As a challenging action title this is more than worth your money - but it often strays from what it does best.
Taking on the role of Jason Fleming, the player will find themselves searching for girlfriend Claire, who on a flirtatious first cutscene is lost to the dark night in the forest. After progressing through the mysterious setting Jason stumbles across a huge base, and with that a shifty militia known as the 'Progressive Restoration'.
The Restoration is hell bent on taking over the United States and beyond, with that the protagonist will take on a huge variety of enemies, from huge chicken walkers to human mech units. Although these are the most challenging fights, they are the most fun and have a limitless amount of methods to take them down, through the use of the variety of weapons you will unlock, whether it be through missiles, grenades and the use of foam all mean that you will have no difficulty wanting to take down such enemies again and again. With the clever transition from 2d sidescroller to 3d turret sequences, there is immense fun to be had tearing apart tens of hundreds of oncoming enemy troops.
Abiding to old-school, this is plucked straight from the Metroidvania subgenre and has a large emphasis on backtracking exploration. This in itself works very well, and in context with the size of the game world that you will explore, is more than pleasing to achieve with the variety of power-ups that you can obtain. These feel both satisfying to employ yet add a huge amount of depth to how you will play the game. Alongside the use of the Unreal engine, the game world is more than enjoyable to get through, admiring some fantastic visual sequences that are sure to be encountered throughout your first playthrough – it really does set the standard for the next instalment of XBLA content.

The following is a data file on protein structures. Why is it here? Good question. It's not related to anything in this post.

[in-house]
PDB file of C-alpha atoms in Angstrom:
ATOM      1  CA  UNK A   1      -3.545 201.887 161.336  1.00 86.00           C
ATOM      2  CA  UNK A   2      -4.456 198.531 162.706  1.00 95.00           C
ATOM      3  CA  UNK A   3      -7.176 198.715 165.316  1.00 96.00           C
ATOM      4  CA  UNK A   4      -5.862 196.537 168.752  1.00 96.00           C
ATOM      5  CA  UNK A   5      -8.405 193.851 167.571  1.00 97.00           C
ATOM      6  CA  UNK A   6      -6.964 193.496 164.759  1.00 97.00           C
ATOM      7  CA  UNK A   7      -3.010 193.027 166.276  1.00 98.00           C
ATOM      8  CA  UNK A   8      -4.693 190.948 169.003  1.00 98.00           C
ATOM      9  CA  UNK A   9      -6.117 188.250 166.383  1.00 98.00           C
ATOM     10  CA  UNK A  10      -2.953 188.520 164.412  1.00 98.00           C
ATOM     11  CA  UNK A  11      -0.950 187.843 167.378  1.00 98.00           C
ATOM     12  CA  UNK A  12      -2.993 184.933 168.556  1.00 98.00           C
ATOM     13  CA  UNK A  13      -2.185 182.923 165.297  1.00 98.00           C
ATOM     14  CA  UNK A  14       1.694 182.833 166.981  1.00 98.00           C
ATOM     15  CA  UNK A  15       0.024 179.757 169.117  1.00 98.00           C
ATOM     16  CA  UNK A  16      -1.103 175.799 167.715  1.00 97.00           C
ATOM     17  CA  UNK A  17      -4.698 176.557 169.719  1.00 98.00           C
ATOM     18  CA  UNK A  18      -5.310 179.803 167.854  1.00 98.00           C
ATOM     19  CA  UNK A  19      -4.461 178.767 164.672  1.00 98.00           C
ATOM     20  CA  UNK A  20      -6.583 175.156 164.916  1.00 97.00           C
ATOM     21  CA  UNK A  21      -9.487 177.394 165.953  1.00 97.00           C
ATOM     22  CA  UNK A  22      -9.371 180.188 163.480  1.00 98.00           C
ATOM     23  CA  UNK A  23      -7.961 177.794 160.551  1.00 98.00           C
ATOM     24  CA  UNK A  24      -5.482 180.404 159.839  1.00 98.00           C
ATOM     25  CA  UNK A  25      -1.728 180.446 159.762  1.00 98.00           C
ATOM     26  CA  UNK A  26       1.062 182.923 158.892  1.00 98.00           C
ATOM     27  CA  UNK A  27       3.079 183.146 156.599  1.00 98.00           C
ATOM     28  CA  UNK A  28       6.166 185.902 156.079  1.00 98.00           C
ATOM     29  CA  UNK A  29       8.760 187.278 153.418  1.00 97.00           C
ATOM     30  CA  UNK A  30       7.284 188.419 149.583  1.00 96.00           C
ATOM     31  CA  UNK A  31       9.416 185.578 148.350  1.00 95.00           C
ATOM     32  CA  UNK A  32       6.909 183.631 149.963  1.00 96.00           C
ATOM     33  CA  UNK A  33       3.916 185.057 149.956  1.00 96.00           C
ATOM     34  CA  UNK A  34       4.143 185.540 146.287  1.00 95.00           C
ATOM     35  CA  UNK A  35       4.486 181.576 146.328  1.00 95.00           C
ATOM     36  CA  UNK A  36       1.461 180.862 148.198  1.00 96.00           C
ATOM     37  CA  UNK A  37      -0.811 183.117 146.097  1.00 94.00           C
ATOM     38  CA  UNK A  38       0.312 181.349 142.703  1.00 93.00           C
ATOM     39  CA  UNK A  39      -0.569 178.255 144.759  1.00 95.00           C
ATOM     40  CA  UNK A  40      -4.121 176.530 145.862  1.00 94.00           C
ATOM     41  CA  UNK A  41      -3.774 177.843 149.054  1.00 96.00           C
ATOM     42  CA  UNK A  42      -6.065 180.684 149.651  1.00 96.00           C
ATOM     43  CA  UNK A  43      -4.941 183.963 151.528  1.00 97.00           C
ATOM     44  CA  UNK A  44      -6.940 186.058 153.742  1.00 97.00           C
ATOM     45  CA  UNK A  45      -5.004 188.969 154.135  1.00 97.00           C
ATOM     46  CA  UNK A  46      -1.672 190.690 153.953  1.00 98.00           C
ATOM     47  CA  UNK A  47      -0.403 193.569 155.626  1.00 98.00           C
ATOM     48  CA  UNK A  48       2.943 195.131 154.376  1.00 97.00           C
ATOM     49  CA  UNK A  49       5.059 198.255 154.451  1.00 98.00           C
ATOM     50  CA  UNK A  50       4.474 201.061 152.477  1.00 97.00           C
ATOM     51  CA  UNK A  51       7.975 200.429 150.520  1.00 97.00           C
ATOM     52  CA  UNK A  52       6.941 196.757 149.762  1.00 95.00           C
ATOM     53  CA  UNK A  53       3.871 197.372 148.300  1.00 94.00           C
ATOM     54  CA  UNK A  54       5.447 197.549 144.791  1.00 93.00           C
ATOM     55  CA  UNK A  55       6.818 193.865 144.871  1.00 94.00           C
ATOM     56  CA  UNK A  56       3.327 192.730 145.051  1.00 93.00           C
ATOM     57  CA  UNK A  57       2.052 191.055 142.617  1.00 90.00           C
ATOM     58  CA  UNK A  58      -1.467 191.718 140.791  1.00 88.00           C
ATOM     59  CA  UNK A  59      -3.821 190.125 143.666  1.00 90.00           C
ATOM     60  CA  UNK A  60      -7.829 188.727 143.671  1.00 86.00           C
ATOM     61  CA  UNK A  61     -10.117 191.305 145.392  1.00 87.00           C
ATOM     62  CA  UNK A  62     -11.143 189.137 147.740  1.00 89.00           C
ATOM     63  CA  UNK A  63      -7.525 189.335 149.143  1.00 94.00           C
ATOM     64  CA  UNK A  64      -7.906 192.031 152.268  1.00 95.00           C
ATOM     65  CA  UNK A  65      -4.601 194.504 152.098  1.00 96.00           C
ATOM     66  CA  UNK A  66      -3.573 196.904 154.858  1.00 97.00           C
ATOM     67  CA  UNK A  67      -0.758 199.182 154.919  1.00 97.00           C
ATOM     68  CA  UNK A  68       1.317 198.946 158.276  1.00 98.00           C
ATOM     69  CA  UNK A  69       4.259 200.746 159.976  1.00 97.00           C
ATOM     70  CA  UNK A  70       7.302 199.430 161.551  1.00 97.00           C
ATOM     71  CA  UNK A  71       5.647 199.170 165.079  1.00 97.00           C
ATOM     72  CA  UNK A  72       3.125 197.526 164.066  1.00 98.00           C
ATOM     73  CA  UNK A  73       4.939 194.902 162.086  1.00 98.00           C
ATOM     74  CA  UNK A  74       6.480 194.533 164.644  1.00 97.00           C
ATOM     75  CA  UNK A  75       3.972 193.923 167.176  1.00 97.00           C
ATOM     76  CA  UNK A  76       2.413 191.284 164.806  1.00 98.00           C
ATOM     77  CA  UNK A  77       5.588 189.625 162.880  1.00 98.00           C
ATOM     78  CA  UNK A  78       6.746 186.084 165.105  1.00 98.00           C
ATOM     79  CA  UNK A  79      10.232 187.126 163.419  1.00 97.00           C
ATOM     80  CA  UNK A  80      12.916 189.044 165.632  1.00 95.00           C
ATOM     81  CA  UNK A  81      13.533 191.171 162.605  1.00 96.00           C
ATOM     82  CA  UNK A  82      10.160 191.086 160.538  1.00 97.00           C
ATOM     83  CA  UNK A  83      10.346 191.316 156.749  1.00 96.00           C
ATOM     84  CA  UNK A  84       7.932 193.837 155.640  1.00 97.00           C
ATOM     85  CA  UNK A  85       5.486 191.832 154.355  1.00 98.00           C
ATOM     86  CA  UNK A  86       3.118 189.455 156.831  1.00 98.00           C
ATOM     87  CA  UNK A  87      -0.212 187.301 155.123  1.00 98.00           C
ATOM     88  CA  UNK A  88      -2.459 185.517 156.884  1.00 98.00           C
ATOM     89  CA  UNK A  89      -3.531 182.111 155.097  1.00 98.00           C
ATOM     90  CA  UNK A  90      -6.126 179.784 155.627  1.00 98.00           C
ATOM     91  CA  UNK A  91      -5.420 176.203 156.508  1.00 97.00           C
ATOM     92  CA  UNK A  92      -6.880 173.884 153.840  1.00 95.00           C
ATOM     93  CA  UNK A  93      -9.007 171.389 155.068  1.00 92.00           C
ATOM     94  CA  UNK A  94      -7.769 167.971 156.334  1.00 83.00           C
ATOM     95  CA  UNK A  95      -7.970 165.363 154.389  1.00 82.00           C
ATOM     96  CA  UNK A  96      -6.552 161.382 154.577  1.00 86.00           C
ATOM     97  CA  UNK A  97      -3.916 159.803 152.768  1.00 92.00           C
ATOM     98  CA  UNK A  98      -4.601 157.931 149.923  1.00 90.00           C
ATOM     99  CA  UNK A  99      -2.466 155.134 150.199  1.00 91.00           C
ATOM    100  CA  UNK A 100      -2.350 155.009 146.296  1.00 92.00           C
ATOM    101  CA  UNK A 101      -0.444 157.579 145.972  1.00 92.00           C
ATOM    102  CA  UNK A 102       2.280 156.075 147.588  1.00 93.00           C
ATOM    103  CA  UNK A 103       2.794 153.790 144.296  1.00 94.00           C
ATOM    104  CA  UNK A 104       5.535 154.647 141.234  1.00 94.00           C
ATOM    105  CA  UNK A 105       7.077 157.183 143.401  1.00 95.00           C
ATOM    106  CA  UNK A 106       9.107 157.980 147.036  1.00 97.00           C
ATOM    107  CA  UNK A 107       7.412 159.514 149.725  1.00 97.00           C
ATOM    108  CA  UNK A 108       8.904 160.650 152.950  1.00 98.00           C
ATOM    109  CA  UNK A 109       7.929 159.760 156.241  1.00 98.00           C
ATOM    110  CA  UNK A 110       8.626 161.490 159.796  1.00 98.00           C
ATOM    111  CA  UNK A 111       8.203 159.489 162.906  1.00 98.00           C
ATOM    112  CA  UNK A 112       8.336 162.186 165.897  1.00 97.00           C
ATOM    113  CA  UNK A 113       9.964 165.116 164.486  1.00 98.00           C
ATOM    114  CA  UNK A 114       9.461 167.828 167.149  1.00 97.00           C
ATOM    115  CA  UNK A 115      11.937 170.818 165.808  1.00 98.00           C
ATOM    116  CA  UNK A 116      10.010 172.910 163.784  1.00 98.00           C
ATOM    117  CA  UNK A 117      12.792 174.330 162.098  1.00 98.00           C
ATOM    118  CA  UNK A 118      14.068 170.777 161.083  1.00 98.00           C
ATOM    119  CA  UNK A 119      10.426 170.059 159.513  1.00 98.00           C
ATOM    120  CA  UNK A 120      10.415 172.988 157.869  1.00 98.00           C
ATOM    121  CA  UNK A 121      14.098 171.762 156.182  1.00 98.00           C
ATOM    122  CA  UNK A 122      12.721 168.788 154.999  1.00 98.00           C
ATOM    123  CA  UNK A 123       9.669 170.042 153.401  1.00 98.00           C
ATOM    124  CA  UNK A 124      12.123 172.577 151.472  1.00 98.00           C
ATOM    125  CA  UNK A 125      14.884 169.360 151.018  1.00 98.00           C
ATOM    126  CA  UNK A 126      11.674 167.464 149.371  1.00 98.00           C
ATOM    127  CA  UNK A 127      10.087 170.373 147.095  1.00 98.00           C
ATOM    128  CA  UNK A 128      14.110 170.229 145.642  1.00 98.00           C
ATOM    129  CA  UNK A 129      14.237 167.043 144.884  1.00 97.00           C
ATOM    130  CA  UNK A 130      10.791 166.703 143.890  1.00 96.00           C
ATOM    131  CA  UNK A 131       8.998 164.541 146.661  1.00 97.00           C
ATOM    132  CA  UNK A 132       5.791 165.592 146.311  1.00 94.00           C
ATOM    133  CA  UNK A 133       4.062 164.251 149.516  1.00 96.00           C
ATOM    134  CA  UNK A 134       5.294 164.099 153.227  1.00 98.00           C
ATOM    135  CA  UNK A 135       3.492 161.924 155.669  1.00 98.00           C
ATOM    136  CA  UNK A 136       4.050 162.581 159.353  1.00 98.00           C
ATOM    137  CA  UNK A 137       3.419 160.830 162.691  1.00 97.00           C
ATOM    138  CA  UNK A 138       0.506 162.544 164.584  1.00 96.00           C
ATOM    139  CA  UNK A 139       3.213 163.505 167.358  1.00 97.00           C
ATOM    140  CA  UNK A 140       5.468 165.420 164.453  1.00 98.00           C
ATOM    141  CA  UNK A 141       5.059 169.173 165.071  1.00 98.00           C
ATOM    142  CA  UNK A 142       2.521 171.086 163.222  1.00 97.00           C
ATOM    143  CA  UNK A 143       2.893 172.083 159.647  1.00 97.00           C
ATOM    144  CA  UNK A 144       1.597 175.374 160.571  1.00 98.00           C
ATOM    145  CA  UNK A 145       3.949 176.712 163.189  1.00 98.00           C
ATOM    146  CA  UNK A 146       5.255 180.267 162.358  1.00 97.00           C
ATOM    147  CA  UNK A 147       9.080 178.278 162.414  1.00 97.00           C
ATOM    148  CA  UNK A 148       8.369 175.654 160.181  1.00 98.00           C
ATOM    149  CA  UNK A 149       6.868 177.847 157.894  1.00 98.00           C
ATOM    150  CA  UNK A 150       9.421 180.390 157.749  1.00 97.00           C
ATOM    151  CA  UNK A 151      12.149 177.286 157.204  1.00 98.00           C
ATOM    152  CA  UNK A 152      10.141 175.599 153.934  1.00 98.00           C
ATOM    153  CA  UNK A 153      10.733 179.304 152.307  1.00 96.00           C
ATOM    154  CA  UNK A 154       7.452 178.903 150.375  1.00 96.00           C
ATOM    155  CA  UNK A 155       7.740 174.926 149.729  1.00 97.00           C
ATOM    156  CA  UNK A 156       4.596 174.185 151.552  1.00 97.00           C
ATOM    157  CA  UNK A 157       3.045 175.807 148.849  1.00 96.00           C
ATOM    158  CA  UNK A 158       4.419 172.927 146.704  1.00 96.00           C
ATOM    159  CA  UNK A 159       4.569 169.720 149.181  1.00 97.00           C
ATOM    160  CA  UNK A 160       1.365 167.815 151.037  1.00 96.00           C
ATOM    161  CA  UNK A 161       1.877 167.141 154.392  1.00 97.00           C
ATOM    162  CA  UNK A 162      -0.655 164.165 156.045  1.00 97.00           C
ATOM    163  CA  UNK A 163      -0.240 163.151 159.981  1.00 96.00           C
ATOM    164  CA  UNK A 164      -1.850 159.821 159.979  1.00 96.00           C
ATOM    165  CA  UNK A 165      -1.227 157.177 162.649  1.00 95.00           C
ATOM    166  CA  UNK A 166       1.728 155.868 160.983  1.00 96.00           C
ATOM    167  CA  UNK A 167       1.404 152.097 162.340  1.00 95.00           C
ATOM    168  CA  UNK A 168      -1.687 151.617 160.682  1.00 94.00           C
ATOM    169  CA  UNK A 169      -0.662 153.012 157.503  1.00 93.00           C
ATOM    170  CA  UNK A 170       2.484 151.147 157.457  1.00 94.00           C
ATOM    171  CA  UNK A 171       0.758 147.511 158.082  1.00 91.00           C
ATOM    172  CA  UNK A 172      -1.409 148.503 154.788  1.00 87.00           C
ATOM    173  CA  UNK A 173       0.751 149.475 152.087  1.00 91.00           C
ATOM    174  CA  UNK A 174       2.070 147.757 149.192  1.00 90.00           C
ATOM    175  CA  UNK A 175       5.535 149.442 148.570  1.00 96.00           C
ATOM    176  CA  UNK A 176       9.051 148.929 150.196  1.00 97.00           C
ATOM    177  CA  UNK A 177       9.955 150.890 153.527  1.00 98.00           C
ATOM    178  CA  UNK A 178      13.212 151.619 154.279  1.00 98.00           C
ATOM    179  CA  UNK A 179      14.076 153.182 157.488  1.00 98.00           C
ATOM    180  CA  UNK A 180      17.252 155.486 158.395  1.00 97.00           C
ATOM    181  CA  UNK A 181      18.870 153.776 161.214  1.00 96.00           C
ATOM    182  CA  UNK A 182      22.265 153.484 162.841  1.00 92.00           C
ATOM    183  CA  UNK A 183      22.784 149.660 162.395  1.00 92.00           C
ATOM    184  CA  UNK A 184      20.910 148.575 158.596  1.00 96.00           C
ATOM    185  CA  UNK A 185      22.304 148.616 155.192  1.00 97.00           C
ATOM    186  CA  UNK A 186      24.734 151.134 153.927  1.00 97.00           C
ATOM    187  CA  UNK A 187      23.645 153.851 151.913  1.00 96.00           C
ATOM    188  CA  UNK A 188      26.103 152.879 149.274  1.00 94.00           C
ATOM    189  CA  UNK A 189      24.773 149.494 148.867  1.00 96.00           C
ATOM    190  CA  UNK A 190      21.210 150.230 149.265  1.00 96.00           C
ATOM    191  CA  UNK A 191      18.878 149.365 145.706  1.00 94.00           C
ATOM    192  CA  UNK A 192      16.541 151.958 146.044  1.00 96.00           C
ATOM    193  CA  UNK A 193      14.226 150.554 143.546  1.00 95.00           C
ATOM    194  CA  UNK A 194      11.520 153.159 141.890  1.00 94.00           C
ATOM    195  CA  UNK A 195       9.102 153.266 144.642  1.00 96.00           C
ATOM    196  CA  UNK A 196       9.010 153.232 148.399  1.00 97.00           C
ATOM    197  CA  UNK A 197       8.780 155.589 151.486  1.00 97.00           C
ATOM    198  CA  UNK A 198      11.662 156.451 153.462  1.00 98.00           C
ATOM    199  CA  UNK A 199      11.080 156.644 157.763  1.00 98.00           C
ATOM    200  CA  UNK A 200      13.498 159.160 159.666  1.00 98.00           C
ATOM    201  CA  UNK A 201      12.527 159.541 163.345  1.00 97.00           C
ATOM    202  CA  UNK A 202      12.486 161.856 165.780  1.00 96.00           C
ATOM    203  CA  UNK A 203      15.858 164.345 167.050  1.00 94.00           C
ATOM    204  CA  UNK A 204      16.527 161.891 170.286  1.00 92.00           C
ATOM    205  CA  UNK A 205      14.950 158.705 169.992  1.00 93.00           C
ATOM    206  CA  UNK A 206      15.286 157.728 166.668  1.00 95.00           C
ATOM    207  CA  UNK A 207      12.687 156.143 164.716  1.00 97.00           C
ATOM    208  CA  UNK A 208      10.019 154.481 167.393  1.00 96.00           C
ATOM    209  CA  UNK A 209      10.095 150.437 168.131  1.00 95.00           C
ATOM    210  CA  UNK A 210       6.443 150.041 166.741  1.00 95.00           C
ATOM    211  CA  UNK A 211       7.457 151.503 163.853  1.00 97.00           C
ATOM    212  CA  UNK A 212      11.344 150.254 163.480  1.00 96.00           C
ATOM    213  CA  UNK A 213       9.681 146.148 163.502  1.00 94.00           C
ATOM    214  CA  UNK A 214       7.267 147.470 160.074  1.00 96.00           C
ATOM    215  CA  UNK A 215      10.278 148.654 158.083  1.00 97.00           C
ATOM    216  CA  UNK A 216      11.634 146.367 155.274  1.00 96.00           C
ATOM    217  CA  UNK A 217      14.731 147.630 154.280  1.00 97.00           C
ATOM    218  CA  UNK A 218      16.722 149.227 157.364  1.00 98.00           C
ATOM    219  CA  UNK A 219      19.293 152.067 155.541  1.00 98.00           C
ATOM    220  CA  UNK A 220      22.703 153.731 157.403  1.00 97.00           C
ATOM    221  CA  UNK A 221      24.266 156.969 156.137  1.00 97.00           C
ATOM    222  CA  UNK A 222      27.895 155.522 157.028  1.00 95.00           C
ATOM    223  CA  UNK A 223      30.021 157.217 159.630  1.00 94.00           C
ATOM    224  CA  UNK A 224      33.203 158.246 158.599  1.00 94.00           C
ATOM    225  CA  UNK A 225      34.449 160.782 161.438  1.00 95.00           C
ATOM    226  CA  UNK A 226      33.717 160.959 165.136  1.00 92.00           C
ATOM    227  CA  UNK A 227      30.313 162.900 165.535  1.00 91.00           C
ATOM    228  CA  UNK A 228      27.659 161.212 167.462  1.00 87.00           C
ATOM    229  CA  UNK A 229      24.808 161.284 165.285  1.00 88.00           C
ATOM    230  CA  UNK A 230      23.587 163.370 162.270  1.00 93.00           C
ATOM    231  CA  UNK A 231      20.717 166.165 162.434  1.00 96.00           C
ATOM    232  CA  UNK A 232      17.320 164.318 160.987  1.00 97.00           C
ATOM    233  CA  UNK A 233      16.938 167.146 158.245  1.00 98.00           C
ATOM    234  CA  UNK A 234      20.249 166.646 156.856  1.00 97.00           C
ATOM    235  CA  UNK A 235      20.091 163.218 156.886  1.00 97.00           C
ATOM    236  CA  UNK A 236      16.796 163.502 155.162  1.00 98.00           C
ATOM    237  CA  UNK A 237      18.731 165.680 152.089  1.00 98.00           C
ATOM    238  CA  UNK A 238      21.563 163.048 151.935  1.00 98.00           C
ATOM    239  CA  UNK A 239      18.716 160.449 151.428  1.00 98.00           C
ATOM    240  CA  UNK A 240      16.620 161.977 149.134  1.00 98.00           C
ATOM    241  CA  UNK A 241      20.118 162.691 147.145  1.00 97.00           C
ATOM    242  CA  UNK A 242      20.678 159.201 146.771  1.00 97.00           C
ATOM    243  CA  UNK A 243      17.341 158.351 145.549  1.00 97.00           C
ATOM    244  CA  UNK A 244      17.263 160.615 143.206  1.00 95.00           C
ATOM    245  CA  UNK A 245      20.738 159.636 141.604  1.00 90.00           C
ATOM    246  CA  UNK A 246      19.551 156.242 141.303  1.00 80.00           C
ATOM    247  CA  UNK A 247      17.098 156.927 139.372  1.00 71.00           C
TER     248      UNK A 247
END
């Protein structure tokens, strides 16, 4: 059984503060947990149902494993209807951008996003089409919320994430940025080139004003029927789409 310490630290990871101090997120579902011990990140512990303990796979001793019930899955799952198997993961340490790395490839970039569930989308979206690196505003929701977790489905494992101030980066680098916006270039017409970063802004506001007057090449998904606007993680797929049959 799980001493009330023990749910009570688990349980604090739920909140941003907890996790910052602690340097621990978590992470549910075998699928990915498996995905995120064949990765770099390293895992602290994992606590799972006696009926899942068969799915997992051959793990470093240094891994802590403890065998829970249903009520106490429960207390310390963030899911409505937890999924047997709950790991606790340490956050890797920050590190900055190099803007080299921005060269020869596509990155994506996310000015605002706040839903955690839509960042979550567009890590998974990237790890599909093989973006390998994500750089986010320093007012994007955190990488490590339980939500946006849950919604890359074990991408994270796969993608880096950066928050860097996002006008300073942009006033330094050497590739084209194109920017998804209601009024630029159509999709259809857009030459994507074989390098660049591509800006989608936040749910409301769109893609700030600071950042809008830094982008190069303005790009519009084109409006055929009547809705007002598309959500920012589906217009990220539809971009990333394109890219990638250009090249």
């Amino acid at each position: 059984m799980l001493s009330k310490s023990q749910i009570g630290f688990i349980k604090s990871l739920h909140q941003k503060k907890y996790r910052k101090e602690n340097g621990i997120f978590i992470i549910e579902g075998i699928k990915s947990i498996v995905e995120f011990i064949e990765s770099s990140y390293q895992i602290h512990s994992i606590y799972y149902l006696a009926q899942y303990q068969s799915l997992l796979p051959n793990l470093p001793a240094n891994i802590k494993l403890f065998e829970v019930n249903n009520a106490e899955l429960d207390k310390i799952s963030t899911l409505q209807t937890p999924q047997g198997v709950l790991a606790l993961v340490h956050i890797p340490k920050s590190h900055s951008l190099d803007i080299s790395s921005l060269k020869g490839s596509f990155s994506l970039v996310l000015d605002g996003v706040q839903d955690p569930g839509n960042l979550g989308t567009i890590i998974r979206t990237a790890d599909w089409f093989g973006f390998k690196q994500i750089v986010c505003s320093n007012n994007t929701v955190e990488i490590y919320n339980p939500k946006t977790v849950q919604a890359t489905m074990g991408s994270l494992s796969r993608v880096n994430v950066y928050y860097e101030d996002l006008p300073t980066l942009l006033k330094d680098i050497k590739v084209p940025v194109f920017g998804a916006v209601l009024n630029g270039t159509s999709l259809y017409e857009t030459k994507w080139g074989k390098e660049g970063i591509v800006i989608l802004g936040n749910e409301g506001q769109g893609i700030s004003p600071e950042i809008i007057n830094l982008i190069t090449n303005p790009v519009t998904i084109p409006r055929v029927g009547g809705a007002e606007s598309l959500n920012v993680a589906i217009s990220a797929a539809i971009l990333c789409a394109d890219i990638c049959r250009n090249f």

But with both the fantastic boss fights and the overall pleasing exploration content, Shadow Complex is bogged down by a lack of variety in both the environment and enemies faced. The Restoration grunts hold little in the way of a challenge and are all the same – you will face nothing new in this sense and when that is combined with a lack of a varied setting, the exploration that you feel is appropriate may put you off, and take away any replay value that is more than certain to flesh out any players experience of an otherwise solid title. However there is more than enough content to encourage you to play through the game more than once, and gives you more than a pleasing challenge that is more than worth the money.